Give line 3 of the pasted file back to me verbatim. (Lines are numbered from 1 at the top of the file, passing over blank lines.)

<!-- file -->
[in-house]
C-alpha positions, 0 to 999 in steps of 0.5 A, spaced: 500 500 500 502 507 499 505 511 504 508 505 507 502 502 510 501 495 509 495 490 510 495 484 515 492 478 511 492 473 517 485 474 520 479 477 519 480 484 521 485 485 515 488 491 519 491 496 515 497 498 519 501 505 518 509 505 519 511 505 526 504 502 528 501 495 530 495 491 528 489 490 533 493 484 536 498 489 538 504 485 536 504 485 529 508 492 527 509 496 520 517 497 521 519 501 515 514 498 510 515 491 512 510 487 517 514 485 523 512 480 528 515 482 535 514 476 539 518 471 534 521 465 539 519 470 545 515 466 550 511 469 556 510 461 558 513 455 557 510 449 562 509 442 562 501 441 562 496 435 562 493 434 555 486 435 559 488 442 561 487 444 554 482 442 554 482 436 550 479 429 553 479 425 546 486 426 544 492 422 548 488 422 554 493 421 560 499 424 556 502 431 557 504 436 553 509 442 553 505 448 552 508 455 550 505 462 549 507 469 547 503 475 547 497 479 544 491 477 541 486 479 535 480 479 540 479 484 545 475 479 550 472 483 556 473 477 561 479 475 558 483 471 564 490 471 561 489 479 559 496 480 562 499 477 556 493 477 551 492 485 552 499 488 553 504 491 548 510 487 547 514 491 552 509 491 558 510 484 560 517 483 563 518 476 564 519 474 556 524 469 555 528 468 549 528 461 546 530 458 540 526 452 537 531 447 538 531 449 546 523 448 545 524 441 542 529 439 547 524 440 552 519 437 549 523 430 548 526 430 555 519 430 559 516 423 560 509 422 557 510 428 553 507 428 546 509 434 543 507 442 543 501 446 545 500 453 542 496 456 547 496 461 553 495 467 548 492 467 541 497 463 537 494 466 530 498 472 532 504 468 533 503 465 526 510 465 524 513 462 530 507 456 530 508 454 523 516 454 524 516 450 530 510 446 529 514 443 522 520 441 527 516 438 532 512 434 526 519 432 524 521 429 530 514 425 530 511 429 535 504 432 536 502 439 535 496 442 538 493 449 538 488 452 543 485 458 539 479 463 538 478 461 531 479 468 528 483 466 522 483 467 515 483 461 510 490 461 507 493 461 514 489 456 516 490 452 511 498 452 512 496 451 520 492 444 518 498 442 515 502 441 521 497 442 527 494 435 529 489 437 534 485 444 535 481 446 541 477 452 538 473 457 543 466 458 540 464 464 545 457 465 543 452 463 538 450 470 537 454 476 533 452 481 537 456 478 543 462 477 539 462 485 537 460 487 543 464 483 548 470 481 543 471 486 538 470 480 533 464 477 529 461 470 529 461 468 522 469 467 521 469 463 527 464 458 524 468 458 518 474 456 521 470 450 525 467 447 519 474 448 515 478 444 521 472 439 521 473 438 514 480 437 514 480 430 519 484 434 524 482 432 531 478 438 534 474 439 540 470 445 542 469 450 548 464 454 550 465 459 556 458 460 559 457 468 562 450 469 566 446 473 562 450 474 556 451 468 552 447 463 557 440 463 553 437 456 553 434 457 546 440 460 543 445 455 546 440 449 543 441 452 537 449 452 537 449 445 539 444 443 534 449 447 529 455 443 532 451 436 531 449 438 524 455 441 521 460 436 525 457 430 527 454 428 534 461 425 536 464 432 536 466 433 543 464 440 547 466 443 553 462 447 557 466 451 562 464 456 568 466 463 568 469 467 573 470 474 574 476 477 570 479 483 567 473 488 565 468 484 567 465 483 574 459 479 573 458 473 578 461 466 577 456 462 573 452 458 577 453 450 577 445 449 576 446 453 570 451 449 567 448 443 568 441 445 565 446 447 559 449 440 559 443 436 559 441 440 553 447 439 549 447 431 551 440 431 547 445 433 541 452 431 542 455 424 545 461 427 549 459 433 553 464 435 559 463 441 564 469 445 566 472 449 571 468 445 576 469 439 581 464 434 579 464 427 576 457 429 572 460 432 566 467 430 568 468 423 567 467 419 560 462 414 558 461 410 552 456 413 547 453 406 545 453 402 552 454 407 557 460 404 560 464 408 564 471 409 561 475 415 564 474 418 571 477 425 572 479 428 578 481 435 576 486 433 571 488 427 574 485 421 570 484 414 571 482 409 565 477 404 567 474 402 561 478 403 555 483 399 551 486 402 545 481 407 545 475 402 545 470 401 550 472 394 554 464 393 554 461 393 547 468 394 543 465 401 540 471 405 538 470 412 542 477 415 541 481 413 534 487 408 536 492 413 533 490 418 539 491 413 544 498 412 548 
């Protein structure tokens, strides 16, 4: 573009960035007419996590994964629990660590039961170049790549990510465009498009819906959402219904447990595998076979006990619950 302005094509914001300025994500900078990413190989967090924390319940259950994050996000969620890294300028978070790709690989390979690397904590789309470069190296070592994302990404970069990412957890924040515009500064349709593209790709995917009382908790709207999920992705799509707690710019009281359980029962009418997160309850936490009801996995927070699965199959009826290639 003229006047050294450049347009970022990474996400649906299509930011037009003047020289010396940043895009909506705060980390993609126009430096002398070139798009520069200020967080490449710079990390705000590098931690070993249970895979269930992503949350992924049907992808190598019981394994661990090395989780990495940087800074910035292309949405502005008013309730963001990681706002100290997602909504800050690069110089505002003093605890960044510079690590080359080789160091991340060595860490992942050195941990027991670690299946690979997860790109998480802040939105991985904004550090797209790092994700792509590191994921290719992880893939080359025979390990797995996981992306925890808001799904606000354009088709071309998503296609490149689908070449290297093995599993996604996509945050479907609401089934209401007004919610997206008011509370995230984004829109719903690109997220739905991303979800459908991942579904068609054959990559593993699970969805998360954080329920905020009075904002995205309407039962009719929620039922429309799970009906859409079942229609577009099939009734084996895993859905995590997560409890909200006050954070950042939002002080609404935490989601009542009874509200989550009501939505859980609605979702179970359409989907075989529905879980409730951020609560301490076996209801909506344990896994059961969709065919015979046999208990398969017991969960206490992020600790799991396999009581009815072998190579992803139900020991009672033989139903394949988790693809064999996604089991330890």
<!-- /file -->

């Protein structure tokens, strides 16, 4: 573009960035007419996590994964629990660590039961170049790549990510465009498009819906959402219904447990595998076979006990619950 302005094509914001300025994500900078990413190989967090924390319940259950994050996000969620890294300028978070790709690989390979690397904590789309470069190296070592994302990404970069990412957890924040515009500064349709593209790709995917009382908790709207999920992705799509707690710019009281359980029962009418997160309850936490009801996995927070699965199959009826290639 003229006047050294450049347009970022990474996400649906299509930011037009003047020289010396940043895009909506705060980390993609126009430096002398070139798009520069200020967080490449710079990390705000590098931690070993249970895979269930992503949350992924049907992808190598019981394994661990090395989780990495940087800074910035292309949405502005008013309730963001990681706002100290997602909504800050690069110089505002003093605890960044510079690590080359080789160091991340060595860490992942050195941990027991670690299946690979997860790109998480802040939105991985904004550090797209790092994700792509590191994921290719992880893939080359025979390990797995996981992306925890808001799904606000354009088709071309998503296609490149689908070449290297093995599993996604996509945050479907609401089934209401007004919610997206008011509370995230984004829109719903690109997220739905991303979800459908991942579904068609054959990559593993699970969805998360954080329920905020009075904002995205309407039962009719929620039922429309799970009906859409079942229609577009099939009734084996895993859905995590997560409890909200006050954070950042939002002080609404935490989601009542009874509200989550009501939505859980609605979702179970359409989907075989529905879980409730951020609560301490076996209801909506344990896994059961969709065919015979046999208990398969017991969960206490992020600790799991396999009581009815072998190579992803139900020991009672033989139903394949988790693809064999996604089991330890």